Stephen Holmes was born near the village of Alfred, the county seat of York County, Maine, on May 16, 1836, and was the youngest of four children born to Stephen and Nancy (Meserve) Holmes.

He received a thorough English education in the common schools of his native place, supplemented by an academic course at Alfred and at Limerick, in the same county, and at Yarmouth, near Portland, Maine.  At the age of eighteen, having completed his education, Holmes moved to Pennsylvania.

The next three years were spent in teaching school at different points in Pennsylvania and New Jersey, and acting as clerk and bookkeeper for different concerns.

In May 1858, he accepted the position of principal of the public schools of Stroudsburg.

In the fall of 1858 he entered the office of Hon. S.S. Dreher, then one of the leading practitioners of Monroe County, as a student of law, still continuing to hold his position in connection with the public schools until the spring of 1861.

At December Term, 1860, having previously passed a satisfactory examination before a committee, composed of William Davis, Esq., of Monroe, Lucius Barnes, Esq., of Pike, and Max Goepp, Esq., of Northampton Counties, he was admitted to practice in the several courts of Monroe County.

While engaged in superintending the schools of the borough, and pursuing his studies, he also devoted himself quite extensively to literary work as contributor to various periodicals.

In the fall of 1861 he entered, upon the practice of his profession at Asbury, Warren County, New Jersey, but the field not proving a promising one, he returned to Stroudsburg in the fall of 1862, and the year following was elected district attorney of Monroe County, continuing to fill that position for three successive terms, until the fall of 1872.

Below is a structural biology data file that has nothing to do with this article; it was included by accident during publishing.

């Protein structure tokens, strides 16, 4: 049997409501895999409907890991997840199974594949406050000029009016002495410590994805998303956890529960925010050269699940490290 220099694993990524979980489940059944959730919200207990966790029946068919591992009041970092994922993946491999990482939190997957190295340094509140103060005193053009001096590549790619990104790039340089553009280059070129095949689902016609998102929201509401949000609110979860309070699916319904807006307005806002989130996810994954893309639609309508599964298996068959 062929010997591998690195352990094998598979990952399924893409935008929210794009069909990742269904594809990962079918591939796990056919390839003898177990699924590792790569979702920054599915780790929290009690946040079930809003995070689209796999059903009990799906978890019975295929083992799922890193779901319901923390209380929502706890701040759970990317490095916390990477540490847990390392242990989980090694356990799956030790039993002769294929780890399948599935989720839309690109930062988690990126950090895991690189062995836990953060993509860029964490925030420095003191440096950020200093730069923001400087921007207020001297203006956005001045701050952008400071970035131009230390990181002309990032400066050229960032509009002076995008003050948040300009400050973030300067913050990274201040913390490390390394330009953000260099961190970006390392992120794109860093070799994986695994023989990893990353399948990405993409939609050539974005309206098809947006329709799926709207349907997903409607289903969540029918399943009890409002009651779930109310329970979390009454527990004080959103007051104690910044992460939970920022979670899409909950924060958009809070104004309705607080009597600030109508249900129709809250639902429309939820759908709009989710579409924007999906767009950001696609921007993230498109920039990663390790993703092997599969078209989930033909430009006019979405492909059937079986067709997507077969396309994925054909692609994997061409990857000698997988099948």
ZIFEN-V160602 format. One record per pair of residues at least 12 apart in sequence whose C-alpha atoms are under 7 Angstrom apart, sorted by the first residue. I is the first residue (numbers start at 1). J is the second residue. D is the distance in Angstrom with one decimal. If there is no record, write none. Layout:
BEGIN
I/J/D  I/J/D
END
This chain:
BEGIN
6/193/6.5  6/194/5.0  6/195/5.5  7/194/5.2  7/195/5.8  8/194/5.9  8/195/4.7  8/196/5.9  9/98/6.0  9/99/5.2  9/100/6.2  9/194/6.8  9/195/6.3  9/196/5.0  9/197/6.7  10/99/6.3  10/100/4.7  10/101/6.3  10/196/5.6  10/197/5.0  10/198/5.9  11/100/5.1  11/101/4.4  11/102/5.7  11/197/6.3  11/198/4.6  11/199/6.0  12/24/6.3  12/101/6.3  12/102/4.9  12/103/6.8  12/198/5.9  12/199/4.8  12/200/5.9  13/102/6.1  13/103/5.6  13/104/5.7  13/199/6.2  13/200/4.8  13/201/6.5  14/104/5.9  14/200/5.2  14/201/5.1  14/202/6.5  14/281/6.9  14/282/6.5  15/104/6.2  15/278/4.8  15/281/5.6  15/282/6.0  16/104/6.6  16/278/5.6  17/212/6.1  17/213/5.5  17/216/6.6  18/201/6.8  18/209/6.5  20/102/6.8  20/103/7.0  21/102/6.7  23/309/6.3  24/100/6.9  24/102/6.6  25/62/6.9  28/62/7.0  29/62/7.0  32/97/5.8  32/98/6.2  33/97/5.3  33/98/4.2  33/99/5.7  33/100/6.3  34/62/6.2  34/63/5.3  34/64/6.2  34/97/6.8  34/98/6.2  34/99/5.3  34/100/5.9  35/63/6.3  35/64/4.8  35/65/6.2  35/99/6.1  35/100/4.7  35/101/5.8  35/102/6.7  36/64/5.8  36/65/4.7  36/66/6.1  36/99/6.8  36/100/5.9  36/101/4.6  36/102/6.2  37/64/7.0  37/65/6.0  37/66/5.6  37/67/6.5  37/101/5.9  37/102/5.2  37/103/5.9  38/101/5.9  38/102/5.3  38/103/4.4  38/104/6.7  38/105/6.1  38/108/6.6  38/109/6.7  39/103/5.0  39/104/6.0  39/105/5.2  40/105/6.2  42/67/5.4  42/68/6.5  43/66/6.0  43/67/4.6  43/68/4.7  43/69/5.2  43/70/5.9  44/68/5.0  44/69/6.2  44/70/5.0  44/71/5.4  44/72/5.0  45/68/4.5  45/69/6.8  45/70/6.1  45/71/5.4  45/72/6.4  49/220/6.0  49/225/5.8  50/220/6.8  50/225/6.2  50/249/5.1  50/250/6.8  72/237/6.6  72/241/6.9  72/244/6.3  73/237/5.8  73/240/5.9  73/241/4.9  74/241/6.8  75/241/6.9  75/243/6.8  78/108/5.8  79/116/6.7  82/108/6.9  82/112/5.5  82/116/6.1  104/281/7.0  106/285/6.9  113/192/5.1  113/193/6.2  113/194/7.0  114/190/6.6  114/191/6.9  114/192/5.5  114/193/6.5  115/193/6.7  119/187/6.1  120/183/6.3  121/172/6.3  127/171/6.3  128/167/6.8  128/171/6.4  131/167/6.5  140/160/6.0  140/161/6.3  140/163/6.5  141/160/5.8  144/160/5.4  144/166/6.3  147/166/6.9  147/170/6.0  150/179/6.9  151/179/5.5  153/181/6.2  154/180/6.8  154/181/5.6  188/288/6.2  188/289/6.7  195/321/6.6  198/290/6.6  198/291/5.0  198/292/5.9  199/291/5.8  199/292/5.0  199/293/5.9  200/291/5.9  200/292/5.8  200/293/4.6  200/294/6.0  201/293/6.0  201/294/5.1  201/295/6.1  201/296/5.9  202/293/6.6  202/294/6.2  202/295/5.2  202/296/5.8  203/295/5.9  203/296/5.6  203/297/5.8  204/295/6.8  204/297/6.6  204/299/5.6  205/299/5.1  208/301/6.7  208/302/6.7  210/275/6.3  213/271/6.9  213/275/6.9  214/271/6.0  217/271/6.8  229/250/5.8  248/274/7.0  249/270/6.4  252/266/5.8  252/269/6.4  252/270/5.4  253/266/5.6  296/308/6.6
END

In the fall of 1869 he was admitted to practice in the Supreme Court of the State.

As a lawyer Mr. Holmes had taken high rank in his profession, having been thoroughly fitted by his course of preparatory training for the attainment of its highest rewards. His career as district attorney first manifested to the public the possession of that acumen and fertility of resource so necessary in the incumbent of that office, and displayed to the fullest extent a persistency and determination of character that had marked his career.

He was a close and industrious student, preparing his cases with care and system, and neglecting no point that can be brought to bear in behalf of his client’s interests. He was a good speaker, putting his points with force and cogency, and seldom failing to interest and hold the attention of the jury. He also occupied a prominent place as a man in the community in which he resided, and freely supported and lended his encouragement to all movements of a progressive or elevating character.

He was a useful member and elder of the Stroudsburg Presbyterian Church, a member of the board of directors of the Stroudsburg Bank, of which institution he was counsel, and also counsel for the Delaware, Lackawanna and Western Railroad Company.

In politics he was an earnest supporter of the principles and purposes of the Democratic party, and an influential member of the party organization in Monroe County. He was held in universal respect by the community with which he had identified himself, and whose confidence he enjoyed, and having accomplished what he had at so early a time in life, had a promising future before him.

He married in 1864, Miss Georgiana Blair, formerly of Hope, N.J., but more recently of Stroudsburg, Pa., and had three children, namely, Edith May, Frank Blair and Norman Meserve Holmes.

(Source: Mathews, Alfred, History of Wayne, Pike and Monroe Counties, 1886, Chapter 2.)